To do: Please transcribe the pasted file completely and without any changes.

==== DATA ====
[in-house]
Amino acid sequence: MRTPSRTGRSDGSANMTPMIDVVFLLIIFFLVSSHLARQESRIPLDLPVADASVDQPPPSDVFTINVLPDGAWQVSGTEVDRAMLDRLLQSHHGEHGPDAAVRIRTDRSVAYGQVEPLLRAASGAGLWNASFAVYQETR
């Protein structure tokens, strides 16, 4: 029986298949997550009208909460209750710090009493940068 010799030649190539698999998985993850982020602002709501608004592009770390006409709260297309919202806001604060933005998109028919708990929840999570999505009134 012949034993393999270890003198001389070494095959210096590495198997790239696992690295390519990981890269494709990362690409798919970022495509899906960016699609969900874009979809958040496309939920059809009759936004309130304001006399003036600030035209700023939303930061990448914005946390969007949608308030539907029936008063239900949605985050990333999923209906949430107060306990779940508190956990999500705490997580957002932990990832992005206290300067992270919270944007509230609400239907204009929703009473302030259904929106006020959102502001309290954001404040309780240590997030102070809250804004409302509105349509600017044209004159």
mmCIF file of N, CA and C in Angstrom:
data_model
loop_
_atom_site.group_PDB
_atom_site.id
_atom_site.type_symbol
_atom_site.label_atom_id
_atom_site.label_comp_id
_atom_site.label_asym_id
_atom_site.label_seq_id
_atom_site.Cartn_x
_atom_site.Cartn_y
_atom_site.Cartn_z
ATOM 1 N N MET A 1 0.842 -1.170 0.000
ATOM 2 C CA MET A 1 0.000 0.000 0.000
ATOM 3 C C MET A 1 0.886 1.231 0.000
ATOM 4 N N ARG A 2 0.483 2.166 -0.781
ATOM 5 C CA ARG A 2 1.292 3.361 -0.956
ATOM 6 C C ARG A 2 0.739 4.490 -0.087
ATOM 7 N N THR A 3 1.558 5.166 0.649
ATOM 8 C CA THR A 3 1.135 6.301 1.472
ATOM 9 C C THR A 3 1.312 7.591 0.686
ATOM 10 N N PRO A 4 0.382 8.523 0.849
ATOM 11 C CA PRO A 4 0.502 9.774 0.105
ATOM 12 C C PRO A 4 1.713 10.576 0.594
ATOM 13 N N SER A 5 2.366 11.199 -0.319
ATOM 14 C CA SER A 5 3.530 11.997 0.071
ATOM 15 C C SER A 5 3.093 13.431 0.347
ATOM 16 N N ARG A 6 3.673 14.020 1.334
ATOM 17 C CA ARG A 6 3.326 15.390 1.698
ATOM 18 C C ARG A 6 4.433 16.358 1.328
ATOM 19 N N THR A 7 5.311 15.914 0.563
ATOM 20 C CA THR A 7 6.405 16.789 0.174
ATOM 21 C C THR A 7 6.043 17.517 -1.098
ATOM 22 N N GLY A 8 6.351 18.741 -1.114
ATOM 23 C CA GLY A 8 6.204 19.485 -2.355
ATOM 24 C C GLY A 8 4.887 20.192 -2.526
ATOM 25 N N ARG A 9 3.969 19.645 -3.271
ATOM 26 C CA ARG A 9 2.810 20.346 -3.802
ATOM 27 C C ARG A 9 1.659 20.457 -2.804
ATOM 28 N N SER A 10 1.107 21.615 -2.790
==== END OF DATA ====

[in-house]
Amino acid sequence: MRTPSRTGRSDGSANMTPMIDVVFLLIIFFLVSSHLARQESRIPLDLPVADASVDQPPPSDVFTINVLPDGAWQVSGTEVDRAMLDRLLQSHHGEHGPDAAVRIRTDRSVAYGQVEPLLRAASGAGLWNASFAVYQETR
């Protein structure tokens, strides 16, 4: 029986298949997550009208909460209750710090009493940068 010799030649190539698999998985993850982020602002709501608004592009770390006409709260297309919202806001604060933005998109028919708990929840999570999505009134 012949034993393999270890003198001389070494095959210096590495198997790239696992690295390519990981890269494709990362690409798919970022495509899906960016699609969900874009979809958040496309939920059809009759936004309130304001006399003036600030035209700023939303930061990448914005946390969007949608308030539907029936008063239900949605985050990333999923209906949430107060306990779940508190956990999500705490997580957002932990990832992005206290300067992270919270944007509230609400239907204009929703009473302030259904929106006020959102502001309290954001404040309780240590997030102070809250804004409302509105349509600017044209004159």
mmCIF file of N, CA and C in Angstrom:
data_model
loop_
_atom_site.group_PDB
_atom_site.id
_atom_site.type_symbol
_atom_site.label_atom_id
_atom_site.label_comp_id
_atom_site.label_asym_id
_atom_site.label_seq_id
_atom_site.Cartn_x
_atom_site.Cartn_y
_atom_site.Cartn_z
ATOM 1 N N MET A 1 0.842 -1.170 0.000
ATOM 2 C CA MET A 1 0.000 0.000 0.000
ATOM 3 C C MET A 1 0.886 1.231 0.000
ATOM 4 N N ARG A 2 0.483 2.166 -0.781
ATOM 5 C CA ARG A 2 1.292 3.361 -0.956
ATOM 6 C C ARG A 2 0.739 4.490 -0.087
ATOM 7 N N THR A 3 1.558 5.166 0.649
ATOM 8 C CA THR A 3 1.135 6.301 1.472
ATOM 9 C C THR A 3 1.312 7.591 0.686
ATOM 10 N N PRO A 4 0.382 8.523 0.849
ATOM 11 C CA PRO A 4 0.502 9.774 0.105
ATOM 12 C C PRO A 4 1.713 10.576 0.594
ATOM 13 N N SER A 5 2.366 11.199 -0.319
ATOM 14 C CA SER A 5 3.530 11.997 0.071
ATOM 15 C C SER A 5 3.093 13.431 0.347
ATOM 16 N N ARG A 6 3.673 14.020 1.334
ATOM 17 C CA ARG A 6 3.326 15.390 1.698
ATOM 18 C C ARG A 6 4.433 16.358 1.328
ATOM 19 N N THR A 7 5.311 15.914 0.563
ATOM 20 C CA THR A 7 6.405 16.789 0.174
ATOM 21 C C THR A 7 6.043 17.517 -1.098
ATOM 22 N N GLY A 8 6.351 18.741 -1.114
ATOM 23 C CA GLY A 8 6.204 19.485 -2.355
ATOM 24 C C GLY A 8 4.887 20.192 -2.526
ATOM 25 N N ARG A 9 3.969 19.645 -3.271
ATOM 26 C CA ARG A 9 2.810 20.346 -3.802
ATOM 27 C C ARG A 9 1.659 20.457 -2.804
ATOM 28 N N SER A 10 1.107 21.615 -2.790